To Greenwald this episode is most notable because it marks the union of political figures and journalists, of whom he writes, There's just no difference in how they think, what their values and priorities are, how completely they've ingested and how eagerly they recite the same anti-WikiLeaks, "Assange = Saddam" script. ...there's something quite surreal about sitting there listening to a CNN anchor and her fellow CNN employee angrily proclaim that Julian Assange is a "terrorist" and a "criminal" when the CNN employee doing that is . . . . George W. Bush's Homeland Security and Terrorism adviser. Fran Townsend was a high-level national security official for a President who destroyed another nation with an illegal, lie-fueled military attack that killed well over 100,000 innocent people, created a worldwide torture regime, illegally spied on his own citizens without warrants, disappeared people to CIA "black sites," and erected a due-process-free gulag where scores of knowingly innocent people were put in cages for years. Julian Assange never did any of those things, or anything like them. But it's Assange who is the "terrorist" and the "criminal."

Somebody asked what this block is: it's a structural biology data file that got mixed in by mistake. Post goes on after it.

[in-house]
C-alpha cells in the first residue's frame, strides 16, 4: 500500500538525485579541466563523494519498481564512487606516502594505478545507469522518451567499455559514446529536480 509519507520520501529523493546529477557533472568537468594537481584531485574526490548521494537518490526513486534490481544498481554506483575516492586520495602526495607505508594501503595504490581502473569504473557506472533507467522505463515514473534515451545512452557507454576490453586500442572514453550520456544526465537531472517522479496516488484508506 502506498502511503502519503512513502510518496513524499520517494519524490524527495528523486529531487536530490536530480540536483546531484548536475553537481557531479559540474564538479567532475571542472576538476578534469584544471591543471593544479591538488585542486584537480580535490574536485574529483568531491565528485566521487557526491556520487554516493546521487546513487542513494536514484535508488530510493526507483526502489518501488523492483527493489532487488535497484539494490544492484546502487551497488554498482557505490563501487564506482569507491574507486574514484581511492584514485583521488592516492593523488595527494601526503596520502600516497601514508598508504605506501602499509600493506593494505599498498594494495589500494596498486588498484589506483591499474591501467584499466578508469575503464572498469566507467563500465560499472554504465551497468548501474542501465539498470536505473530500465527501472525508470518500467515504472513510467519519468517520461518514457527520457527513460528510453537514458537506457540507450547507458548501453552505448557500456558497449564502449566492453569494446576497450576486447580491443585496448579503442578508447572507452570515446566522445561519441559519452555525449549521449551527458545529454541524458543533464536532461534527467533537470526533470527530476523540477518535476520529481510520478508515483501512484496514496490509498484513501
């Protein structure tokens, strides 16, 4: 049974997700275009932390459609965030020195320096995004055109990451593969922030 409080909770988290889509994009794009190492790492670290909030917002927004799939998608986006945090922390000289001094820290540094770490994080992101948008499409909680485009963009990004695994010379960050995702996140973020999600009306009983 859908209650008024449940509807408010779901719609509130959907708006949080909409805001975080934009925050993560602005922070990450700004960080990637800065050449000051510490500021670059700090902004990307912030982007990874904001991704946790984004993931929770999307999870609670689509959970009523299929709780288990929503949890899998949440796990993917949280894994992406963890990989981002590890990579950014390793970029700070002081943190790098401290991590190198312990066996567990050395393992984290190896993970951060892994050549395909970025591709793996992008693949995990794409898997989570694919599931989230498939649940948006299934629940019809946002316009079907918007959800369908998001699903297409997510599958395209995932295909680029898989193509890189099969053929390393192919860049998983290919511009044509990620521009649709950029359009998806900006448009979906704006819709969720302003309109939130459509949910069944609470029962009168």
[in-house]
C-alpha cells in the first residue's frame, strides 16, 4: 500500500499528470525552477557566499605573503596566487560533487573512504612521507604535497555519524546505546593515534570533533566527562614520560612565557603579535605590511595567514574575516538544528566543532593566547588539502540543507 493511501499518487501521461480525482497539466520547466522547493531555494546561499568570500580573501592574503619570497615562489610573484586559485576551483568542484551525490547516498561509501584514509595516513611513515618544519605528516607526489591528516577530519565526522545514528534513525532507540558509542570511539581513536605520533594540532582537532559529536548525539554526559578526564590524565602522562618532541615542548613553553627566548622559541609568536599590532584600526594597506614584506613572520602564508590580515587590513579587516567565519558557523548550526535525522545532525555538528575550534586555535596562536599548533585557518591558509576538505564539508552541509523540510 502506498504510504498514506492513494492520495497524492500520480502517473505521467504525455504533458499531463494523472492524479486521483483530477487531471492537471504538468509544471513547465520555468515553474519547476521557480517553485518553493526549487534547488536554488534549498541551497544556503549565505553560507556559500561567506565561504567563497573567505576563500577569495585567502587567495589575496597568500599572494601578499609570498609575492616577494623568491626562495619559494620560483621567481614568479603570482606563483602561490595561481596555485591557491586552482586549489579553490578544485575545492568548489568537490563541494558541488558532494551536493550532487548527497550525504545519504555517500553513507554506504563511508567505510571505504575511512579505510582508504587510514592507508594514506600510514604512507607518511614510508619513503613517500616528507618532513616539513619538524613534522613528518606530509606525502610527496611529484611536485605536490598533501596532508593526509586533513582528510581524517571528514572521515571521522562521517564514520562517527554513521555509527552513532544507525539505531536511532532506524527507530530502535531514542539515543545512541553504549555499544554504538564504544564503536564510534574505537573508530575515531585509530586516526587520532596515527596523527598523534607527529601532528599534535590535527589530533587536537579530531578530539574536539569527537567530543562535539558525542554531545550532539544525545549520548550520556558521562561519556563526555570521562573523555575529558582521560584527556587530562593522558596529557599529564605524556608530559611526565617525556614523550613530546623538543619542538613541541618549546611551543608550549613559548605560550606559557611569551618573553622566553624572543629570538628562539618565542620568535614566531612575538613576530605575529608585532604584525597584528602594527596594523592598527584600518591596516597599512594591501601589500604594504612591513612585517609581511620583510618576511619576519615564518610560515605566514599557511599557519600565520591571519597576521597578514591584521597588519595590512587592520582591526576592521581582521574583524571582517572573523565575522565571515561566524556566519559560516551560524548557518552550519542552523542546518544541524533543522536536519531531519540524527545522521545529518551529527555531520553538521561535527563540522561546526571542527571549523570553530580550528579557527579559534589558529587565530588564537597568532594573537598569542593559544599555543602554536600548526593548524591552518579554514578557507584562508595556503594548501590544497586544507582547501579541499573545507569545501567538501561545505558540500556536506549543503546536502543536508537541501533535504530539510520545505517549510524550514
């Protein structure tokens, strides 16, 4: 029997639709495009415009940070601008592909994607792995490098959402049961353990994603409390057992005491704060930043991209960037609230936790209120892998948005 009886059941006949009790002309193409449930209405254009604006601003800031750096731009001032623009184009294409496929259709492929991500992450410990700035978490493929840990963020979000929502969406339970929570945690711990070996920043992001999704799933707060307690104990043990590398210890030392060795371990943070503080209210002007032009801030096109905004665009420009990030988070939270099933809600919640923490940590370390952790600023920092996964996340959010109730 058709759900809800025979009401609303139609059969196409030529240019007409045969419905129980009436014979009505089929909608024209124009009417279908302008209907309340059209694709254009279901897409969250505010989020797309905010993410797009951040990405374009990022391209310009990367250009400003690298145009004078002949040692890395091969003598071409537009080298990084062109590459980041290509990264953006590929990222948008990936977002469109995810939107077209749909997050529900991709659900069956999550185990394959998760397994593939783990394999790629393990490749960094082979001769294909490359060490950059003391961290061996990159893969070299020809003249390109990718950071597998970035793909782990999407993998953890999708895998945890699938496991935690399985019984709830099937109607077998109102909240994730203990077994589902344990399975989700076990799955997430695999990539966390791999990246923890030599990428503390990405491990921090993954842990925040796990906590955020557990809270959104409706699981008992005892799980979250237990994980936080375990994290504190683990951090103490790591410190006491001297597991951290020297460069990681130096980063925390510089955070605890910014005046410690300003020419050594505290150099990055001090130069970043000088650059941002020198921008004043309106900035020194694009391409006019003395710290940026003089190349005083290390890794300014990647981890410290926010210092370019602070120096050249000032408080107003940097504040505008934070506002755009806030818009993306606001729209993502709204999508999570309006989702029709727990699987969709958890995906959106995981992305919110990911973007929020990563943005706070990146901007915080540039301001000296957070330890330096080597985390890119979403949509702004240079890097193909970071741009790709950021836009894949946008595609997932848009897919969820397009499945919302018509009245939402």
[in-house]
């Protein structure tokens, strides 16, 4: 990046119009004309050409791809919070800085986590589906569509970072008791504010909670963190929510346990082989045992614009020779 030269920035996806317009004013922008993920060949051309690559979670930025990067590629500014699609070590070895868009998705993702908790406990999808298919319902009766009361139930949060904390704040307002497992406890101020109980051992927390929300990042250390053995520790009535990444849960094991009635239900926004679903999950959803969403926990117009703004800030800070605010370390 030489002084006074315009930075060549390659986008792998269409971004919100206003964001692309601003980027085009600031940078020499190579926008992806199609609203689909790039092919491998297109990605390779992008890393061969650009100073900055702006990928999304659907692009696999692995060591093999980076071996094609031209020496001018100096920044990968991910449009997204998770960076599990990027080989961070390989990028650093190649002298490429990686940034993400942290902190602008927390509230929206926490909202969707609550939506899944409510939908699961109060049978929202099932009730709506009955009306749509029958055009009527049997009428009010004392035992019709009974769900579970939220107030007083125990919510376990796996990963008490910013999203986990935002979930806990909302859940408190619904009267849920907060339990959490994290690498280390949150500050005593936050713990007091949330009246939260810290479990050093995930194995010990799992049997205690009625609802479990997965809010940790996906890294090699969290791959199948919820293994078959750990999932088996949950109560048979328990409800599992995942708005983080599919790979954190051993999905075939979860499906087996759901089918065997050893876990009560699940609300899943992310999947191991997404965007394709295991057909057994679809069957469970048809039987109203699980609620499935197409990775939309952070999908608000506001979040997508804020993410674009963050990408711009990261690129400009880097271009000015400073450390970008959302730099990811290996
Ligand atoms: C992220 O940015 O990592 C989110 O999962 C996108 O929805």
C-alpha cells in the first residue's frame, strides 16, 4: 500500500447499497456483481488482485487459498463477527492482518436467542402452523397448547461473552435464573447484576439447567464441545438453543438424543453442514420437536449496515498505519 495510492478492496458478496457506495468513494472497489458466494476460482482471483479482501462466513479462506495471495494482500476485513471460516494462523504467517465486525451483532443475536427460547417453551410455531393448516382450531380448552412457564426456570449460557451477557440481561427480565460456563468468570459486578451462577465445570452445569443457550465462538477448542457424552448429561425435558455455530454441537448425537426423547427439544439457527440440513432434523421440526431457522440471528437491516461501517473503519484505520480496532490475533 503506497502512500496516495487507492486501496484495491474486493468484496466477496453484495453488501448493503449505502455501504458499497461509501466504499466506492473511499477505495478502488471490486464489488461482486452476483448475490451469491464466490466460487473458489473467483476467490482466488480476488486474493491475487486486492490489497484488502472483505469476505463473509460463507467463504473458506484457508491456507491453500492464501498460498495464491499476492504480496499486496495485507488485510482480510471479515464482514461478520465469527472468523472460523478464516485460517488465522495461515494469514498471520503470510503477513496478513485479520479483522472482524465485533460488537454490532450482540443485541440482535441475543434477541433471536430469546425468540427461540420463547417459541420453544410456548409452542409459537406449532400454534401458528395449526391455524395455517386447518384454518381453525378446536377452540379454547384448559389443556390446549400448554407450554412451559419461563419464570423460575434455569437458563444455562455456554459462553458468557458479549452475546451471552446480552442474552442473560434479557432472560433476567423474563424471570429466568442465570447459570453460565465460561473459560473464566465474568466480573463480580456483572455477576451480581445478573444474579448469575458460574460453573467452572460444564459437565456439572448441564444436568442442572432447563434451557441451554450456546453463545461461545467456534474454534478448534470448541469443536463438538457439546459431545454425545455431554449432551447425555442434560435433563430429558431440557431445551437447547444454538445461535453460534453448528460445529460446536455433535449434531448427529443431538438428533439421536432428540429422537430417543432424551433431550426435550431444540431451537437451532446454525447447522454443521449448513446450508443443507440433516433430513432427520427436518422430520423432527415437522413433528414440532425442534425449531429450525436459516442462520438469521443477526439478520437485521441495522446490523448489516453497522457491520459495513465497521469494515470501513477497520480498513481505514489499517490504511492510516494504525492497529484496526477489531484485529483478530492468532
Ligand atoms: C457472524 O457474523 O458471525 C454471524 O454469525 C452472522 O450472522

The collective behaviour of those in the media and their lack of scrutiny of what's actually in the cables themselves is an indictment of the press. Glennzilla writes with some awe,
What an astounding feat to train a nation's journalist class to despise above all else those who shine a light on what the most powerful factions do in the dark and who expose their corruption and deceit, and to have journalists -- of all people -- lead the way in calling for the head of anyone who exposes the secrets of the powerful.What's really astonishing is how unsurprising this all is and how accepting we are of this as SOP for the press in the 21st century. Frankly, I'd like to go back to the 1960's when the 21st century still had promise.